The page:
Not an agave—not even a cactus—the sotol yields a spirit all its own. (photo by G. Allen Penton)

Sotoleros are the jedi knights of the spirits world: They grow from an ancient and once-vanishing tradition, there aren’t very many of them, and yet the force remains strong with them all. The spirit originated in Chihuahua, Coahuila, Durango and other northern Mexican states near the Texas and New Mexico borders. While its cousins, tequila and mezcal, are made from agave, this liquor is made from a different plant entirely: the desert spoon shrub, or sotol, botanically closer to an evergreen, but looking and acting a lot like an agave.

The sotol plant is also abundant in west Texas and the Texas hill country, and, in fact, the re-birth of this traditionally Mexican brew is largely being led by distillers north of the border, like the hill country’s Desert Door Distillery. Commercial brands can be hard to find, but ask around and you might acquire a bottle from Por Siempre or Hacienda de Chihuahua.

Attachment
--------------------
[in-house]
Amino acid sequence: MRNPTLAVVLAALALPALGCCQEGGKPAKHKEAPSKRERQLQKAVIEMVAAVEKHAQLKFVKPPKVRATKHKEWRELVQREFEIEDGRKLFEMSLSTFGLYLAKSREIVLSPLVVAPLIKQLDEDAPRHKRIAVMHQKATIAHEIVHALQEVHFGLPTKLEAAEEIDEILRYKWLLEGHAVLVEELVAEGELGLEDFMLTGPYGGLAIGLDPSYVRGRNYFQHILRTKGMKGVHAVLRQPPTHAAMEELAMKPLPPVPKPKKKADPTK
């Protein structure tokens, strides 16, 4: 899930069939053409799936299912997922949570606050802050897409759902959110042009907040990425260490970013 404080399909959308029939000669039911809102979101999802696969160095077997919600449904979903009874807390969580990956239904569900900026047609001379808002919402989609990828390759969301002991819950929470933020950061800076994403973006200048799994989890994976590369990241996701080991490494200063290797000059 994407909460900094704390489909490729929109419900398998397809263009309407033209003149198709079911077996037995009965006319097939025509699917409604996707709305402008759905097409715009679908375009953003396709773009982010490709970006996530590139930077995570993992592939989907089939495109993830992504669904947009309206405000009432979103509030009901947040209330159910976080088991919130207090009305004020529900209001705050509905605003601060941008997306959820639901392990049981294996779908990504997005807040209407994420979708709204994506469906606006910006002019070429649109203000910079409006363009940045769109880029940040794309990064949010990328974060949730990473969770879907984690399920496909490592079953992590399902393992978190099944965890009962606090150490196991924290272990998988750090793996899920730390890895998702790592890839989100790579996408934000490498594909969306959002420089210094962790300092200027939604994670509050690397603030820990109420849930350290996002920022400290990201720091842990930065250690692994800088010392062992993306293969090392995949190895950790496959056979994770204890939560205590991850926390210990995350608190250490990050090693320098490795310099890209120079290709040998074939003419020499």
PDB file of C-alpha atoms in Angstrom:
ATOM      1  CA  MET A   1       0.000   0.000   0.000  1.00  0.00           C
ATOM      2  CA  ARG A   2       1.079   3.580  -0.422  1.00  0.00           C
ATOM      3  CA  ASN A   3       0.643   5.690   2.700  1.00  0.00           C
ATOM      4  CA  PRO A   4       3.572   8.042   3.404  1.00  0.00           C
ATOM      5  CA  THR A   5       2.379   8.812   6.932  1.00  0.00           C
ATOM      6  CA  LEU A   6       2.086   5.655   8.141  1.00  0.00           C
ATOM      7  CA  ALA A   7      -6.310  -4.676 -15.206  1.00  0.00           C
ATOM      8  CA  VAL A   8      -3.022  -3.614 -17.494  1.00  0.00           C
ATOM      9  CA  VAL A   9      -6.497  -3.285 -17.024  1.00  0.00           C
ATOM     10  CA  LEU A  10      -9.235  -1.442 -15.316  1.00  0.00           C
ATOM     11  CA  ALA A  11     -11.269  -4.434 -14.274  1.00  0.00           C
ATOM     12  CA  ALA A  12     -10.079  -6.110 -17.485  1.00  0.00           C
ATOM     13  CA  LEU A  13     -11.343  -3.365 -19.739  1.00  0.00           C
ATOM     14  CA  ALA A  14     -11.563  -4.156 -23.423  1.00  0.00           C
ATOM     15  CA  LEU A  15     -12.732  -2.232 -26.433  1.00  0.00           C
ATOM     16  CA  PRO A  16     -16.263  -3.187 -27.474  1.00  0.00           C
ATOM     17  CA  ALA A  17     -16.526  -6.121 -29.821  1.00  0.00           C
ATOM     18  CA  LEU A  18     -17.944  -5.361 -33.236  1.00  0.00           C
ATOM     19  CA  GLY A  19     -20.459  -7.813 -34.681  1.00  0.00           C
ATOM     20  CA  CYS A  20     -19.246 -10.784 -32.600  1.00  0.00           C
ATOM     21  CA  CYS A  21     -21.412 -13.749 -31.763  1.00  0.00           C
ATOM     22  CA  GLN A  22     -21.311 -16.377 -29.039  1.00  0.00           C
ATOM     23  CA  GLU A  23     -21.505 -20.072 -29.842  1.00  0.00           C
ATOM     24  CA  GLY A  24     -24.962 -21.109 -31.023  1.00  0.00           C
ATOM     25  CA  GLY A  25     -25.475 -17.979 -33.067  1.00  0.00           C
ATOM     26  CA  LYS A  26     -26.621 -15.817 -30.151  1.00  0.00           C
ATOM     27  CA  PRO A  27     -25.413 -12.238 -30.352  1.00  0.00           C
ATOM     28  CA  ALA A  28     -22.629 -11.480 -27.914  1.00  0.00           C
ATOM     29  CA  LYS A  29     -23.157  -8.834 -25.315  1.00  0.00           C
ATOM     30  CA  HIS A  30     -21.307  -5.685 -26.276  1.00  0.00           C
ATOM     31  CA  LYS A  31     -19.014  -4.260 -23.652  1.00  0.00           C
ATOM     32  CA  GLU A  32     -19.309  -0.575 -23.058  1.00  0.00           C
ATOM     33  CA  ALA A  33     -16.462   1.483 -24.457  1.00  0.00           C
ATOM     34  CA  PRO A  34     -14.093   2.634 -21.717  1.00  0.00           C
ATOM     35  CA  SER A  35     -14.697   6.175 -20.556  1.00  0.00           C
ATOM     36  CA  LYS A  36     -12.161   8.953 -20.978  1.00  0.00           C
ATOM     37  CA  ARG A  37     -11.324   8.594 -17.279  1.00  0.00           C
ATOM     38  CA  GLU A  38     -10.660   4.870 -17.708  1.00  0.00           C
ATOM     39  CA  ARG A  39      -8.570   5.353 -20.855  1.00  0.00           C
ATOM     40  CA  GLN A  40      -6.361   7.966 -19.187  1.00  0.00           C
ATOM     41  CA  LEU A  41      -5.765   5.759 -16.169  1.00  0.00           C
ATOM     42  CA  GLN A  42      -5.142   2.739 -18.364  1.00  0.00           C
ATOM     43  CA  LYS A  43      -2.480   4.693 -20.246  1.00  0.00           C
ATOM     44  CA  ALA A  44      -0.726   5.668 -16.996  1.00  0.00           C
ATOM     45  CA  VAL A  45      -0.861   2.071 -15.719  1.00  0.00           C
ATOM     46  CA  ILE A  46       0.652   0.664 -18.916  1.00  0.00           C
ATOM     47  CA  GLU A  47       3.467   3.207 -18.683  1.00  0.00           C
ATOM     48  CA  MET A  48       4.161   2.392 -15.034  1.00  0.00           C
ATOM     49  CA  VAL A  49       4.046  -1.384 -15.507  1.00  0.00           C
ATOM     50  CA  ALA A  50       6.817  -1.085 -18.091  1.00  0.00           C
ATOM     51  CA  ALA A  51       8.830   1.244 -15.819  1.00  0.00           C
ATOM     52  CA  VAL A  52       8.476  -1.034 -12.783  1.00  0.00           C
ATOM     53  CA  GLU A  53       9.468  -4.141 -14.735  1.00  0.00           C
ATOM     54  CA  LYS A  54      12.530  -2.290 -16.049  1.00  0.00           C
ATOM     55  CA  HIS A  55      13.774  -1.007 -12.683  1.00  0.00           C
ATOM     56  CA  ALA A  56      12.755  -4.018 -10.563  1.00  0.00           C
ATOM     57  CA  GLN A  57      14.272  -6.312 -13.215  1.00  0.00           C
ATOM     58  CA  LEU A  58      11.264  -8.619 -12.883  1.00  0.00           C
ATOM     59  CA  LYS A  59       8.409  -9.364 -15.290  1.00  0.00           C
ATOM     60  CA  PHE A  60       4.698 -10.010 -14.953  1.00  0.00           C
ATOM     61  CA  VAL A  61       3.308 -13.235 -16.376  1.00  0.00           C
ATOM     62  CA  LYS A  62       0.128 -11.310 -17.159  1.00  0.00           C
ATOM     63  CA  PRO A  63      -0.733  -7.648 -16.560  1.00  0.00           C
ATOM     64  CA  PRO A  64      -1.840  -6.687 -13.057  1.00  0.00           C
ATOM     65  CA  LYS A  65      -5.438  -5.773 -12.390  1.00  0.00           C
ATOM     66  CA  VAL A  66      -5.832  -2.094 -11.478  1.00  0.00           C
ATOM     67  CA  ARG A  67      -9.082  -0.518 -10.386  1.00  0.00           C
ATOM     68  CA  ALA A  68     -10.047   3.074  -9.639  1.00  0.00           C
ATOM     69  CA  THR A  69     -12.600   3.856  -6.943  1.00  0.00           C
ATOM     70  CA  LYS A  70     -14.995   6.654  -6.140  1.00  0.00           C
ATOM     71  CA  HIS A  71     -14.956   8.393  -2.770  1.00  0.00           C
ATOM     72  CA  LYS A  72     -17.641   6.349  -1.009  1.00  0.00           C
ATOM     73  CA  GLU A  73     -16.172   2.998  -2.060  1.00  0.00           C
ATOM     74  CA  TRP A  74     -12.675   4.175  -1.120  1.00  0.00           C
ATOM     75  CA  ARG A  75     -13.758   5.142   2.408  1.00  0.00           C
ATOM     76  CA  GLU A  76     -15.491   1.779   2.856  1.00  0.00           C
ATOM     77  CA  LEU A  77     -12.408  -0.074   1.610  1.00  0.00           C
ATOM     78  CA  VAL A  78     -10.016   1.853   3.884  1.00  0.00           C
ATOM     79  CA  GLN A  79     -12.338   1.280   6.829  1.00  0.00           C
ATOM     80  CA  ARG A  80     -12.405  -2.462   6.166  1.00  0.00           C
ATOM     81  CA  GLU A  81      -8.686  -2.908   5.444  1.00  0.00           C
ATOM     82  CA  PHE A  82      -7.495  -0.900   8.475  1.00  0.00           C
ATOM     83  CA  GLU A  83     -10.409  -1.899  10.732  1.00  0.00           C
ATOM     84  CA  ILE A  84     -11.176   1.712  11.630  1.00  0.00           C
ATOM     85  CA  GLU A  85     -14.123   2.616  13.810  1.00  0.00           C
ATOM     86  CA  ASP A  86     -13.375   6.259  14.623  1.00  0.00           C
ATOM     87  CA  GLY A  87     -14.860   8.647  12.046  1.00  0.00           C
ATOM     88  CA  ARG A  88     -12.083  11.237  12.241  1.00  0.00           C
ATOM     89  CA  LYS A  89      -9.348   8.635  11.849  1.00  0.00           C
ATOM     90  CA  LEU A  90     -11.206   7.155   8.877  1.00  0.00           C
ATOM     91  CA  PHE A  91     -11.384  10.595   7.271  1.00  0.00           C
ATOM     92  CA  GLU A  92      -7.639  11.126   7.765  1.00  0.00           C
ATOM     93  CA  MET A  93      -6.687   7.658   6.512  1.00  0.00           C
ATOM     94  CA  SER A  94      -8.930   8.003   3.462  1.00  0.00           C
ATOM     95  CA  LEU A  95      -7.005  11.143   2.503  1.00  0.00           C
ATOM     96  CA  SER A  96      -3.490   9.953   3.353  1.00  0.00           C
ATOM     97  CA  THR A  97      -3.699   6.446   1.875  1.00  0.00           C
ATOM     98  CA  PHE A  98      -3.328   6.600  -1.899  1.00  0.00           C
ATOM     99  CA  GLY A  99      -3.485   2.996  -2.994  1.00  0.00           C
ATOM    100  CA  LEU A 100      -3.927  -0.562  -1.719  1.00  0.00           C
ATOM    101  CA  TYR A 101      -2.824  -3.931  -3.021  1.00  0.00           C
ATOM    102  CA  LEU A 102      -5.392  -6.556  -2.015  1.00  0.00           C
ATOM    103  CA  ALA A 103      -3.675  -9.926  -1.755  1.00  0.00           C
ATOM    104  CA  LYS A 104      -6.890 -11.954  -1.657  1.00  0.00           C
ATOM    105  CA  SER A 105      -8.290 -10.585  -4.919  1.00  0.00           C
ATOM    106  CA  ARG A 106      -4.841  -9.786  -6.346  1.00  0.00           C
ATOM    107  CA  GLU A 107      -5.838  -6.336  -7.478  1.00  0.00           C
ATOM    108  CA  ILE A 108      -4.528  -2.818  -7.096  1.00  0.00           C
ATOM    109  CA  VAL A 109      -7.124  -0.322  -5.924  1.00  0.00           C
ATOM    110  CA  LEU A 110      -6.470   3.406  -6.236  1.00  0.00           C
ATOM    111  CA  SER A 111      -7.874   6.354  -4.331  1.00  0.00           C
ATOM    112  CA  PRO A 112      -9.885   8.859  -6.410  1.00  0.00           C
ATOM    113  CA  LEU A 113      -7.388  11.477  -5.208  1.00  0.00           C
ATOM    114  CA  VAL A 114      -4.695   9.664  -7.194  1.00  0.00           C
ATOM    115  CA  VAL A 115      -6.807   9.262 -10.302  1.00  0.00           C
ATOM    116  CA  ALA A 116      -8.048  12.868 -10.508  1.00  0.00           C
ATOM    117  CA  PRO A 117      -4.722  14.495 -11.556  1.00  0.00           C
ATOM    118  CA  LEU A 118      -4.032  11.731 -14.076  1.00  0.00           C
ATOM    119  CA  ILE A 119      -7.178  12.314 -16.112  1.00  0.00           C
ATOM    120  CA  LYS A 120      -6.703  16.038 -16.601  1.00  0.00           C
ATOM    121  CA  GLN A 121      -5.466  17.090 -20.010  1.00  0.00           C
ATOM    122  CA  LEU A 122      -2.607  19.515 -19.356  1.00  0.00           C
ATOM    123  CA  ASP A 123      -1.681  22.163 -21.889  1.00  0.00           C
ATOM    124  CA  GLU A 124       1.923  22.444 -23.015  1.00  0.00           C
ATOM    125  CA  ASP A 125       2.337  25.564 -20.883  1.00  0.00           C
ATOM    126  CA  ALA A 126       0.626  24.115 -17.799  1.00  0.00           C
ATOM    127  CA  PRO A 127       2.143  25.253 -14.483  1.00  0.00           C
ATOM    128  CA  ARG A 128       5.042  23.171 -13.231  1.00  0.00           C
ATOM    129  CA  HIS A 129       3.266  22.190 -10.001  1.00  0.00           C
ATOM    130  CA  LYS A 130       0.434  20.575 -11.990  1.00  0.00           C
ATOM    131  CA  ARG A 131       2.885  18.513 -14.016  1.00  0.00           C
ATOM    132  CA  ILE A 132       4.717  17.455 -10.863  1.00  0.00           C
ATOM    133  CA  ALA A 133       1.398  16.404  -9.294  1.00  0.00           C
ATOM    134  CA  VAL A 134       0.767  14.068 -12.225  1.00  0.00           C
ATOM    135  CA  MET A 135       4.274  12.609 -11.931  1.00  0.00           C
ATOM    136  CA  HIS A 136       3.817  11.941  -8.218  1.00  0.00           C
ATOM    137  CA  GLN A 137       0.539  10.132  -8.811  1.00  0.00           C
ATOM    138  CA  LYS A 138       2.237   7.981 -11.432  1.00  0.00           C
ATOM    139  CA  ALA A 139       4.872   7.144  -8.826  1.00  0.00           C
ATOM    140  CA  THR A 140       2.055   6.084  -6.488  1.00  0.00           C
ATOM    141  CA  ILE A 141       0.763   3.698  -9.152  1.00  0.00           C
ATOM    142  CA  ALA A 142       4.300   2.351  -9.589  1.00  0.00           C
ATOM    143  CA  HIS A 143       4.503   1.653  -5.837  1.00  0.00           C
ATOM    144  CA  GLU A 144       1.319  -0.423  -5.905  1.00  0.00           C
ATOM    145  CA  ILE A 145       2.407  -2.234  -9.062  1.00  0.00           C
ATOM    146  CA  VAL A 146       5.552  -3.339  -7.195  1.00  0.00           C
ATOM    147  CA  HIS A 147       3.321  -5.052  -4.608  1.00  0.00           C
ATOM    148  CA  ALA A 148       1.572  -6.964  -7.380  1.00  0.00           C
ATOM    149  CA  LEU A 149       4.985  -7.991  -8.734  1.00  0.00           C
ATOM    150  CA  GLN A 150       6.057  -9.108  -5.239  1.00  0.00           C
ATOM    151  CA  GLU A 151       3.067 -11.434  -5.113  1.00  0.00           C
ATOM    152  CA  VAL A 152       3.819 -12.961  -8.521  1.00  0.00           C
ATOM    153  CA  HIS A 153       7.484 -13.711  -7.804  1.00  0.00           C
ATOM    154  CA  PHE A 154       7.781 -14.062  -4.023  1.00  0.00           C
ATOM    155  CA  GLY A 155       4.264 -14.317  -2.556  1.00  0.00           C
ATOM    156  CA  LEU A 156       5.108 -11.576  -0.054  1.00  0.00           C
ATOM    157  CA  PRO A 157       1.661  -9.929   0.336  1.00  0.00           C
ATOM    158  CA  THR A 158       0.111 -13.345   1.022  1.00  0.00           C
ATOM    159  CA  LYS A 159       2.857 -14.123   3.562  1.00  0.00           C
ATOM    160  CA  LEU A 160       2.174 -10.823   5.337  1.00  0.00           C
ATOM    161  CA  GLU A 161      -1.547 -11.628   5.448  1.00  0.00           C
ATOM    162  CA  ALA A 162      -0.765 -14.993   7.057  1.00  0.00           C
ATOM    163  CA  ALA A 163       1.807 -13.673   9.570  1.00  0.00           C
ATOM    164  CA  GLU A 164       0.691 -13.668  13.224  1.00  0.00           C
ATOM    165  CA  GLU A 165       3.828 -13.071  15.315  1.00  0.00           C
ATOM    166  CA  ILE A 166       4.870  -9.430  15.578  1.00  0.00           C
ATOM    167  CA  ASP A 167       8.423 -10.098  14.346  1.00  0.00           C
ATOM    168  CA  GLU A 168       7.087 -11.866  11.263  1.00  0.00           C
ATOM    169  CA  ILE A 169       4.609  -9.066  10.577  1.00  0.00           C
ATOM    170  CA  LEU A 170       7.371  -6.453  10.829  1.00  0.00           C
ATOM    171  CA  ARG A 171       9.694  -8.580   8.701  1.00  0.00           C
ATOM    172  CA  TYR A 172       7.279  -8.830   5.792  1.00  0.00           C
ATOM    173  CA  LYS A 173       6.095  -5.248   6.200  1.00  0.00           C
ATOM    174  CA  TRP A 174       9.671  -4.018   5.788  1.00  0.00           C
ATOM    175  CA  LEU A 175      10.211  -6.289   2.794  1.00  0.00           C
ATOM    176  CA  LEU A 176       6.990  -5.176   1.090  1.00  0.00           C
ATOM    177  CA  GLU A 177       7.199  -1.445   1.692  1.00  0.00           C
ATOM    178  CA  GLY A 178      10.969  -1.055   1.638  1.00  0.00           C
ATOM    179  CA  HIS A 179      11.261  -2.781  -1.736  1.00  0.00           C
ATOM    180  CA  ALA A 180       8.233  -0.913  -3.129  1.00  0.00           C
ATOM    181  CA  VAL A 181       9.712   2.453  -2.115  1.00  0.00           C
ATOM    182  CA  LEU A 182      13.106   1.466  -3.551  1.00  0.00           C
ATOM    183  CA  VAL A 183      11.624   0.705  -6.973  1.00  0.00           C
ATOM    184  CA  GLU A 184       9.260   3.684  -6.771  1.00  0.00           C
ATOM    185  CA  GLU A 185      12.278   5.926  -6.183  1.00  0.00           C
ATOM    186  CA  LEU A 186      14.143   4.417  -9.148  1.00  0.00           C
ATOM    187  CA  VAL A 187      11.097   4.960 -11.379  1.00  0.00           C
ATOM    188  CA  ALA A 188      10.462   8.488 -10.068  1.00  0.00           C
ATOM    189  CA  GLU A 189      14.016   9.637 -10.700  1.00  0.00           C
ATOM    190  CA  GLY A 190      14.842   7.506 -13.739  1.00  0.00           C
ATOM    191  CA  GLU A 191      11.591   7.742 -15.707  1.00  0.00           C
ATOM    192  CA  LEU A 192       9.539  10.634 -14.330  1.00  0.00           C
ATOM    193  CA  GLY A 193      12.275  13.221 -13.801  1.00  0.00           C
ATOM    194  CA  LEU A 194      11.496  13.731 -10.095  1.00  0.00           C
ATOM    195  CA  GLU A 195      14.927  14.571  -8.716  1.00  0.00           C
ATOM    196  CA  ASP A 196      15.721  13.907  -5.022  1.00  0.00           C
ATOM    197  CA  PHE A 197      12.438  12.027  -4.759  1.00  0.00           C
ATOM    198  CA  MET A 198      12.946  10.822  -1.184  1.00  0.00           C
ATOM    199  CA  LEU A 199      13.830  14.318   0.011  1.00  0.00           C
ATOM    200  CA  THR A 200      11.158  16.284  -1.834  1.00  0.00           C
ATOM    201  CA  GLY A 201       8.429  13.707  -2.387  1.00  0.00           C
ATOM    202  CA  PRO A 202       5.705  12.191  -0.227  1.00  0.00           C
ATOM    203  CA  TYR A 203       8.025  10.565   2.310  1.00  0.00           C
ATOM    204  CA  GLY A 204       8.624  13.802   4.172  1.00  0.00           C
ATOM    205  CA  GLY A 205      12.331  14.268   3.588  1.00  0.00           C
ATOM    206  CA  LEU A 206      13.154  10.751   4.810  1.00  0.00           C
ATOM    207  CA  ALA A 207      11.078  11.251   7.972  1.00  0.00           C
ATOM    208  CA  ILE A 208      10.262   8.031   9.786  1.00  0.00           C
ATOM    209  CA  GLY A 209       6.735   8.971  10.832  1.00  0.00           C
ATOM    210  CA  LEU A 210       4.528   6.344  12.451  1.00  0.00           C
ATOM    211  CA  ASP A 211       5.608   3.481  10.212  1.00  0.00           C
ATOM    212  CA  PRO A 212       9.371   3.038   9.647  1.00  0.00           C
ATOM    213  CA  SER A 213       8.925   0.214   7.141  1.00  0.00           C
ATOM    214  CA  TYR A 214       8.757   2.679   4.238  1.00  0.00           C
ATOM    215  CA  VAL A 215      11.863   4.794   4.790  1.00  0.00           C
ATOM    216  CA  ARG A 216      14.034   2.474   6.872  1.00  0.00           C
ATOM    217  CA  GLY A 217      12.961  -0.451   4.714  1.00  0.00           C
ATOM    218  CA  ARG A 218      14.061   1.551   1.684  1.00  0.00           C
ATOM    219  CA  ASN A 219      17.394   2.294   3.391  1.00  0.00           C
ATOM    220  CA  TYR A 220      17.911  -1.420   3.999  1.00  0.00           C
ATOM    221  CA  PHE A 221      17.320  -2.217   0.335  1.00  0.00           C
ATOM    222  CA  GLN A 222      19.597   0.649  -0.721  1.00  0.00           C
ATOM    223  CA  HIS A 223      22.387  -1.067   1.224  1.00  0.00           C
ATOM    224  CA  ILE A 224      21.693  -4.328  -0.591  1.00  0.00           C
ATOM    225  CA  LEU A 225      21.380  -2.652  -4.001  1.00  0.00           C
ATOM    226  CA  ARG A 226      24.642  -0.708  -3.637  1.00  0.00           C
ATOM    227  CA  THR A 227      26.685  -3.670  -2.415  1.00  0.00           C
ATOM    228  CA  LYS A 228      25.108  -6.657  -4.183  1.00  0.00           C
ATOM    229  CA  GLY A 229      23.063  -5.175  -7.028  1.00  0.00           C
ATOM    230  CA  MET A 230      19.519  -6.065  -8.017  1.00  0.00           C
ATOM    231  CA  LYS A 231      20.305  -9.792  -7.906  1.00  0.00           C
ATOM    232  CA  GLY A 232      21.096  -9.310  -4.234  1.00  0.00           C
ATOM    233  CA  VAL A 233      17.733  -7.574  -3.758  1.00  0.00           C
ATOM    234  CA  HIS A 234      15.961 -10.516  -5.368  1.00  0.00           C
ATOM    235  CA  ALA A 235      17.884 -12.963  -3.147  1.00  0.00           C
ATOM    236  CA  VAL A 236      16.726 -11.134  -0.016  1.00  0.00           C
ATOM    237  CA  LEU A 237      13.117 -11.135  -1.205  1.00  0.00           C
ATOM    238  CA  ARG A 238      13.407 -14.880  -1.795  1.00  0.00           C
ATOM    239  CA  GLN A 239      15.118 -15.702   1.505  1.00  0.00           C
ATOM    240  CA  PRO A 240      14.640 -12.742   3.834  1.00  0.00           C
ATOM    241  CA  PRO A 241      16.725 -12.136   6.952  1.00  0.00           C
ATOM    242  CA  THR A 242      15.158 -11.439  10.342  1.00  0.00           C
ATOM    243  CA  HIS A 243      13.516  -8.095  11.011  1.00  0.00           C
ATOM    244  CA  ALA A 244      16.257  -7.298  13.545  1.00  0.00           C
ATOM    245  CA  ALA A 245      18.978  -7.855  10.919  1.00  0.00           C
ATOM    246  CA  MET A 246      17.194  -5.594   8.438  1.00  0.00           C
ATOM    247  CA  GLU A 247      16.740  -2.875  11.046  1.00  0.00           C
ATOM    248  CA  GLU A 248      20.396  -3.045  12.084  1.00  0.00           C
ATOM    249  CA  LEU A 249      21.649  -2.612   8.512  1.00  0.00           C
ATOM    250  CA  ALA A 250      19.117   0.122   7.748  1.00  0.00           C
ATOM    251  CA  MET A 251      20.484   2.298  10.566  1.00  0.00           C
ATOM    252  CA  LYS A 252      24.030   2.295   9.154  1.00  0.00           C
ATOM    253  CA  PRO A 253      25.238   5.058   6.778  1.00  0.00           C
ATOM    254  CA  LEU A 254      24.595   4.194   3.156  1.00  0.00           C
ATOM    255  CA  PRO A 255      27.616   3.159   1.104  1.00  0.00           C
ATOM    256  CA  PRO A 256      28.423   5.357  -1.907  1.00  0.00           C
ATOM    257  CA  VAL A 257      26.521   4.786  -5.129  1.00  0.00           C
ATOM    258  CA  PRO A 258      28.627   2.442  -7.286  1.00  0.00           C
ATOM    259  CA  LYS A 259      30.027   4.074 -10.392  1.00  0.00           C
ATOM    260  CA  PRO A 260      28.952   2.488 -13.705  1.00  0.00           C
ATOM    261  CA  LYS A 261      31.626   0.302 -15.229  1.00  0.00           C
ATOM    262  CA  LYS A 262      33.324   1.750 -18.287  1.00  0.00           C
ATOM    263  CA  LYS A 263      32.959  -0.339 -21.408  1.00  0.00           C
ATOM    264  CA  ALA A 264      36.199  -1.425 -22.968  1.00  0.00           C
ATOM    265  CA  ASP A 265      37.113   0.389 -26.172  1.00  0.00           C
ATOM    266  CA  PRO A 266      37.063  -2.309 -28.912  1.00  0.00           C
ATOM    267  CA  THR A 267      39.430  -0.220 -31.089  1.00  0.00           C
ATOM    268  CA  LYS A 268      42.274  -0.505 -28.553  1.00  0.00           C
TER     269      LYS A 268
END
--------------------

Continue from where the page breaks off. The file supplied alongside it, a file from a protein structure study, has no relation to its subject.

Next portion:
The plant produces a flower stalk every few years. (photo by D. Martin)

Barreling traditions mimic tequila, with plata, reposado, and anejo approaches, but the unbarreled plata is what most in-the-know aficionados prefer. As with agave-derived products, the strain of desert spoon used influences the flavors, with forest-harvested plants yielding  citrusy-evergreen notes (seemingly in deference to their botanical relatives) and desert-sourced plants delivering a muskier, earthier over note.

Regardless, expect a strong undercurrent of bright, grassy, plant-based funkiness (in the very best sense of the term) if you can get your hands on a bottle of sotol. Most likely that bottle will be from central Texas, so pull on your Tony Llamas, kick it down in a sipped shot, and clean it up with an ice-cold Shiner Bock or Lone Star back.